Oil prices fell on Monday, as concern over the global economy put crude on track for its biggest monthly fall since mid-2016.
Brent crude oil futures <LCOc1> were down 34 cents at $77.28 a barrel at 1005 GMT, while U.S. crude futures <CLc1> fell by 30 cents to $67.29.
Even with U.S. sanctions on Iranian exports due to come into force in under a week, oil has lost nearly 7 percent in value this month, the largest percentage decline since July 2016.
Industrial commodities such as crude and copper have been rattled by hefty losses in global equities due to concern over corporate earnings, fears over economic growth amid escalating trade tensions, and a stronger dollar.
“It is often said that when stock markets sneeze, commodities catch a cold. This adage was on full display last week as a global rout on equity gauges dragged the energy complex lower,” PVM Oil Associates strategist Stephen Brennock said.
“Adding a further tailwind to the prevailing selling pressures are mounting concerns of a budding oversupply. Saudi Arabia and Russia are leading efforts to keep oil markets well supplied at the same time as the demand outlook darkens … The Iranian factor has been put on the back burner and bullish blood will continue to be spilled in the oil market.”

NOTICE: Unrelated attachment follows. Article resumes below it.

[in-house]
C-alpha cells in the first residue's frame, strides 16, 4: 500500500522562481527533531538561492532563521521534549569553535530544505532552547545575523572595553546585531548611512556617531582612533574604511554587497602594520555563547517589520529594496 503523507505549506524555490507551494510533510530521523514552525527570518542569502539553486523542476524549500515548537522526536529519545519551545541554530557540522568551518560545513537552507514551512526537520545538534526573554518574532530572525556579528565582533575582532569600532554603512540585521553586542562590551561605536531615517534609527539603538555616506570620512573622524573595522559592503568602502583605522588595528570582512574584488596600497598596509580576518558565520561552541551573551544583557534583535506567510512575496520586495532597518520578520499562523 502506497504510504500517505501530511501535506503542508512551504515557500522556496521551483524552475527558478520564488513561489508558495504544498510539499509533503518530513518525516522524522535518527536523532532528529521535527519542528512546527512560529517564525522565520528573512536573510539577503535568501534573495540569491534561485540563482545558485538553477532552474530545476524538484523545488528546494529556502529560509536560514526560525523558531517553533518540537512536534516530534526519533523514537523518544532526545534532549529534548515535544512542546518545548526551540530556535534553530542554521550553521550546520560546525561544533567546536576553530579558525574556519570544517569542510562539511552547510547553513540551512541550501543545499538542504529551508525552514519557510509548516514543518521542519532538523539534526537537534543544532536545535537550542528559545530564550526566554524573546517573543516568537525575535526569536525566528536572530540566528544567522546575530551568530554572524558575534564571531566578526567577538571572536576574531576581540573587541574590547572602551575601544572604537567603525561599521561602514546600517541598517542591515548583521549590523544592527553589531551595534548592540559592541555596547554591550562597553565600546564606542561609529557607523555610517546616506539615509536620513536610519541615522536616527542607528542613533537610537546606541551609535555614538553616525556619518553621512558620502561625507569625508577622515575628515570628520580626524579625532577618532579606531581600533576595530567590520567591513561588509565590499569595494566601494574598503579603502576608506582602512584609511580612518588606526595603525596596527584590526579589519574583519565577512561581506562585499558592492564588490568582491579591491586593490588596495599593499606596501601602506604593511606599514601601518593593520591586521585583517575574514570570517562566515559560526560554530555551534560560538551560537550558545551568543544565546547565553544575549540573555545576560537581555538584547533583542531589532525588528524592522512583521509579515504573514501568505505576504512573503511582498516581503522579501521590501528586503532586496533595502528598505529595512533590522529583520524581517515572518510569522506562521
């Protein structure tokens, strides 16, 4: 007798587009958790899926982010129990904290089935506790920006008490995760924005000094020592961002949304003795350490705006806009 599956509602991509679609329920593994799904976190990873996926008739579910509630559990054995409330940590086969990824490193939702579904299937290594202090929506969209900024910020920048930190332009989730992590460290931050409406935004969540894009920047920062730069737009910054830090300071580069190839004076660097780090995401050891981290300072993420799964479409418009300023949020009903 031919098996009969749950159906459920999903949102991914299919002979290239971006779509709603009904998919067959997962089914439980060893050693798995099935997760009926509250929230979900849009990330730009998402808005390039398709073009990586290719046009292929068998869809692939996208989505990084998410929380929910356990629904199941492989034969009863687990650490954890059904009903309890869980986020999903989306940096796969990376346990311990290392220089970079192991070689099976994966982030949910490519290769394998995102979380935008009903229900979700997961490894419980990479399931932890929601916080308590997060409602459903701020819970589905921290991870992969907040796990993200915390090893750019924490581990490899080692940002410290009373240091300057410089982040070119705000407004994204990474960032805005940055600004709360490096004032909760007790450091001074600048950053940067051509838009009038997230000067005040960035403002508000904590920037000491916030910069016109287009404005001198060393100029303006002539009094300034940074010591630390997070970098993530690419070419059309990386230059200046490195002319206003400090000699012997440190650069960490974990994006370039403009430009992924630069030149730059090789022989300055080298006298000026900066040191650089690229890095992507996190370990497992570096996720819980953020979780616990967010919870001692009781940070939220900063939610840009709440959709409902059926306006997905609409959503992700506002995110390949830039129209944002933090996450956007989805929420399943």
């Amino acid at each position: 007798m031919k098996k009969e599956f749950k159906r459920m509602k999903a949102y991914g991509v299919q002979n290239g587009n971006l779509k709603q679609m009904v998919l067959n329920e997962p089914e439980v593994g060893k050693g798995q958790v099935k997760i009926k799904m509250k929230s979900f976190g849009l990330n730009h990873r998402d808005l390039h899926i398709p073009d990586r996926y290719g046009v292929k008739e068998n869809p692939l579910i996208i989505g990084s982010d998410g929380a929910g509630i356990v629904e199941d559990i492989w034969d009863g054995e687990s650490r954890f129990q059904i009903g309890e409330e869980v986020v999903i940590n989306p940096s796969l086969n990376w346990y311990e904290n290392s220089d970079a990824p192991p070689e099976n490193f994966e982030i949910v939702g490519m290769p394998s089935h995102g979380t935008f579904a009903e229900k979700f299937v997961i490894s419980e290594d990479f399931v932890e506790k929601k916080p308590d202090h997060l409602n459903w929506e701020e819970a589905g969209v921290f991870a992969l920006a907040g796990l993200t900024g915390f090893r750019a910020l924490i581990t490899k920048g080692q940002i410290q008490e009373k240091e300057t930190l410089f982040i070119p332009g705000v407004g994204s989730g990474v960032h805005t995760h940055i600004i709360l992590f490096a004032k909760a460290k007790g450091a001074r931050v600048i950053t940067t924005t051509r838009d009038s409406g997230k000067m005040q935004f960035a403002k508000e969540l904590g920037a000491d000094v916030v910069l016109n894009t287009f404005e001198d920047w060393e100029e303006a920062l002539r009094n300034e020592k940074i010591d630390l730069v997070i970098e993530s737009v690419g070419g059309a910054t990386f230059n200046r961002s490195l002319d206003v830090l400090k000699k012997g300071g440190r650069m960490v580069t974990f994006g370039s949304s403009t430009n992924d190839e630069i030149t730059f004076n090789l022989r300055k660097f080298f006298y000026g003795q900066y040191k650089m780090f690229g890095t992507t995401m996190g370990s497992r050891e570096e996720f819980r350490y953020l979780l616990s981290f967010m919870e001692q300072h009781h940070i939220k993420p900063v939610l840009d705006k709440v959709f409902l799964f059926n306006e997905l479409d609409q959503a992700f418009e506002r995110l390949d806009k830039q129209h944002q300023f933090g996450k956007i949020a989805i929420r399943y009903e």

Fund managers have cut their bullish positions in crude futures and options for four weeks in a row to their lowest since July 2017, as the demand outlook grows more uncertain.
Data from the InterContinental Exchange and the U.S. Commodity Futures Trading Commission shows combined bullish holdings of Brent and U.S. crude futures and options have fallen by a third in four weeks, to around 572 million barrels.
This position was equivalent to nearly 1.2 billion barrels in January. [CFTC/] [O/ICE]
“The market is likely to focus its attention more on fundamental data again, especially with respect to possible supply bottlenecks in the coming months given that strict U.S. sanctions on Iranian oil exports will come back into force from next week,” Commerzbank analysts wrote.
On the supply side, Iran has started selling crude to private companies via a domestic exchange for the first time, the Oil Ministry’s news website reported.
With just days to go before renewed sanctions take effect, three of Iran’s top five customers – India, China and Turkey – are resisting Washington’s call to end purchases outright, arguing there are not sufficient supplies worldwide to replace them, sources familiar with the matter said.